If you liked this place but want something a little more, er, “rustic,” try the Noah Purifoy Outdoor Desert Art Museum of Assemblage Art in Joshua Tree, CA. The now-deceased “assemblage sculptor” Noah Purifoy turned everyday detritus (toilets, bedframes, old newspapers, etc.) into large pieces of interesting and humorous art and set it out on 10 acres of scrub brush desert. Though many of them are now in varying stages of disrepair and decay, you can wander amongst them and let your imagination roam. Read the original post and see more pictures here.
Best Scrap Metal Sculpture Park
Dr. Evermor’s Sculpture Park (near Baraboo, WI) is home of (enact your best sci-fi, heavy-on-the-reverb voice here) “The Forevertron,” the largest scrap metal sculpture in the world, standing 50 feet high and 120 feet wide, and weighing 300 tons. It recycles lightning rods, high-voltage components from 1920s power plants, scrap from the nearby Badger Army Ammunition Plant, and the decontamination chamber from the Apollo 11 spacecraft. And it’s not just the Forevertron … the entire property is filled with whimsical, fantastical, artistical, and (dare we say it?) just-plain-crazy art made from recycled scrap metal! Here, a huge ladybug just might be made of … a rocket escape hatch … massive bent screws … and surveyor markers! Recycling at its best … and it’s free-of-charge to visit! Read the original post and see more pics here.
**If you like this place, also check out Packway Materials Sculpture Park near Burney, CA, a collection of some other really fun junk-art statues! Two brothers who own a building materials company created this free-to-visit sculpture park using repurposed building supplies at the entrance of their supply yard. Included are a 40-foot-long 5-ton dinosaur, a rock man, a penguin, a dachshund, flying saucer, and many other big creations. Read the original post and see more pics here.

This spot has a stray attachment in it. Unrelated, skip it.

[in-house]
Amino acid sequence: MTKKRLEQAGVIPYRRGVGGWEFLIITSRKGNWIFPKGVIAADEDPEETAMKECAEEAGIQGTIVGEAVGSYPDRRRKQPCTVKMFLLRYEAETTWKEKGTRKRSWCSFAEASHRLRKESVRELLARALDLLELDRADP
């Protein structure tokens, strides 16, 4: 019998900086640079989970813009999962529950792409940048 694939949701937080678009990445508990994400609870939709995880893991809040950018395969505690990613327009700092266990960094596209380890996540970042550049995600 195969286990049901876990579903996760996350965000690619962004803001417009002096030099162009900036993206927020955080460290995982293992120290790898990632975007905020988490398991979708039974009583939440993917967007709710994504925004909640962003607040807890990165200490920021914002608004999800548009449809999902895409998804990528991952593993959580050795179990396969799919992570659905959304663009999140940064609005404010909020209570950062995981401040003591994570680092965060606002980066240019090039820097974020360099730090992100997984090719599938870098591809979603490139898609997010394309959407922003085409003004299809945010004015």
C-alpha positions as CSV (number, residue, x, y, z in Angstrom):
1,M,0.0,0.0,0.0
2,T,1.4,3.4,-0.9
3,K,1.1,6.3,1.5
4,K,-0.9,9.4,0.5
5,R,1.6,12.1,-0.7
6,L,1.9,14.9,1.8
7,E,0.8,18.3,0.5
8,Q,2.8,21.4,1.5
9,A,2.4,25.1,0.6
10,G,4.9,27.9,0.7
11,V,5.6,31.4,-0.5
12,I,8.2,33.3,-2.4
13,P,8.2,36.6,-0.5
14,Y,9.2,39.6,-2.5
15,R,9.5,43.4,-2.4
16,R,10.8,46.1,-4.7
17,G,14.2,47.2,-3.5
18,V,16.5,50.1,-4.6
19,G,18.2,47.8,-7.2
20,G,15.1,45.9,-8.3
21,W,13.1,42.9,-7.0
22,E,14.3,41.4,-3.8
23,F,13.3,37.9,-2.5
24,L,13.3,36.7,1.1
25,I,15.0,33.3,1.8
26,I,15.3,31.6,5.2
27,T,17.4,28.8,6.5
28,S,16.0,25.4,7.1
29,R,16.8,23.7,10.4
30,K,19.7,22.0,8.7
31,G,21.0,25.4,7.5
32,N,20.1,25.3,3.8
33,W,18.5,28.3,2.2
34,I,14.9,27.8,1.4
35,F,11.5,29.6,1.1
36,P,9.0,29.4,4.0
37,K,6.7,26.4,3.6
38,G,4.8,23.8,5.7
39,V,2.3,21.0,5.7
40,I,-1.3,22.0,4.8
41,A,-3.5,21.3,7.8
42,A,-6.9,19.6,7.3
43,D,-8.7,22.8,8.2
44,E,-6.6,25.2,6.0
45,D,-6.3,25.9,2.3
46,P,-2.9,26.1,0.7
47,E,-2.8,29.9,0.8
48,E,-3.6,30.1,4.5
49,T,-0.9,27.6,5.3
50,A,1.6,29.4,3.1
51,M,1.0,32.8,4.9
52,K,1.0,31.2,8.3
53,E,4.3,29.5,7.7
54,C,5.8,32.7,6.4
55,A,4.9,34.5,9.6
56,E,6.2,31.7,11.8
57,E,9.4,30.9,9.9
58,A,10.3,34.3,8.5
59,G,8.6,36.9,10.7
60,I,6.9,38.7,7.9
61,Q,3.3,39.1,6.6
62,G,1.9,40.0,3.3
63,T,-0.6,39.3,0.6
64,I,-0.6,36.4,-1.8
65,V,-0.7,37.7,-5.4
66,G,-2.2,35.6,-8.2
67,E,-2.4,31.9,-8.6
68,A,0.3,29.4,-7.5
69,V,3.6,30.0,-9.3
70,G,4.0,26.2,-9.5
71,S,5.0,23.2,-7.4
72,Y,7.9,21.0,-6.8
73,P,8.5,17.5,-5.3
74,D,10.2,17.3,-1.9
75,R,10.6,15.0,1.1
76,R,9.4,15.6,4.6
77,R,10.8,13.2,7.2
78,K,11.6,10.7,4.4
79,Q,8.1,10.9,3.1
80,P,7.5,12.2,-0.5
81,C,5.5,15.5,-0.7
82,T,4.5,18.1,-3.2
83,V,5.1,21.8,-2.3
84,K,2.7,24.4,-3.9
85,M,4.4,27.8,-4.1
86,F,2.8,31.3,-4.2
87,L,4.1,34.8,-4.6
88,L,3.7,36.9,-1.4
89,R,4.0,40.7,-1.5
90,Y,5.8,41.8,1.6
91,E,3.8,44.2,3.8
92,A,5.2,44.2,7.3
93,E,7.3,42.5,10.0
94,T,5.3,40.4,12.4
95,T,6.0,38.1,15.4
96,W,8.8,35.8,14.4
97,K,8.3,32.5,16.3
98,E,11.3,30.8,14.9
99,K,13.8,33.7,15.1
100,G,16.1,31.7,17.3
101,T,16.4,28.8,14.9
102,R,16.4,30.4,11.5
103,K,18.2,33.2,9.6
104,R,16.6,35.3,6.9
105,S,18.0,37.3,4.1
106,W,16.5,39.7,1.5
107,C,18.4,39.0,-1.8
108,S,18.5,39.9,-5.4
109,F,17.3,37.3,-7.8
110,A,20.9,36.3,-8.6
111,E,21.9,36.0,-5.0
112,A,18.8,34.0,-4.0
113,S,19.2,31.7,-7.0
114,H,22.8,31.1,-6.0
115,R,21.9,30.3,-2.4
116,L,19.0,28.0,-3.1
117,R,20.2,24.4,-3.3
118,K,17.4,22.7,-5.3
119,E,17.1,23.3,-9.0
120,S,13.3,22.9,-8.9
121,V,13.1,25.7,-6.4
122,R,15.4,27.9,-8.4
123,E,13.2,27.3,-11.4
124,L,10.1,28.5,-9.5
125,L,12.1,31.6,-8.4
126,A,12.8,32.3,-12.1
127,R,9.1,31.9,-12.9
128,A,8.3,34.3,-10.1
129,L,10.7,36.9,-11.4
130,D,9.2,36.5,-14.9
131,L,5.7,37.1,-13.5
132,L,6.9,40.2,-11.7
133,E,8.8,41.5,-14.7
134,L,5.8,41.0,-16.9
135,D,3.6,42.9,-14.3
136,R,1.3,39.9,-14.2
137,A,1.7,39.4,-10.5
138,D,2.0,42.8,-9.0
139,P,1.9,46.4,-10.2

Best Recycled Art Political Statements
Lakenenland Sculpture Park (Marquette, MI) is the creation of Tom Lakenenland, who constructed over 80 unique metal sculptures over many years, and maintains them in a kind of one-man-show sculpture park. Visitors can drive through or walk the 1/2 mile road, lined with incredibly-detailed artwork which ranges from beautiful to whimsical to political, but all of it thought-provoking. A fair percentage of the art (and, in our opinion, the most interesting) makes various political statements. Will it recycle your thinking, or make you look at things in a different way? Find out as interact with all of it while wandering this free-to-visit property! Read the original post and see more pics here.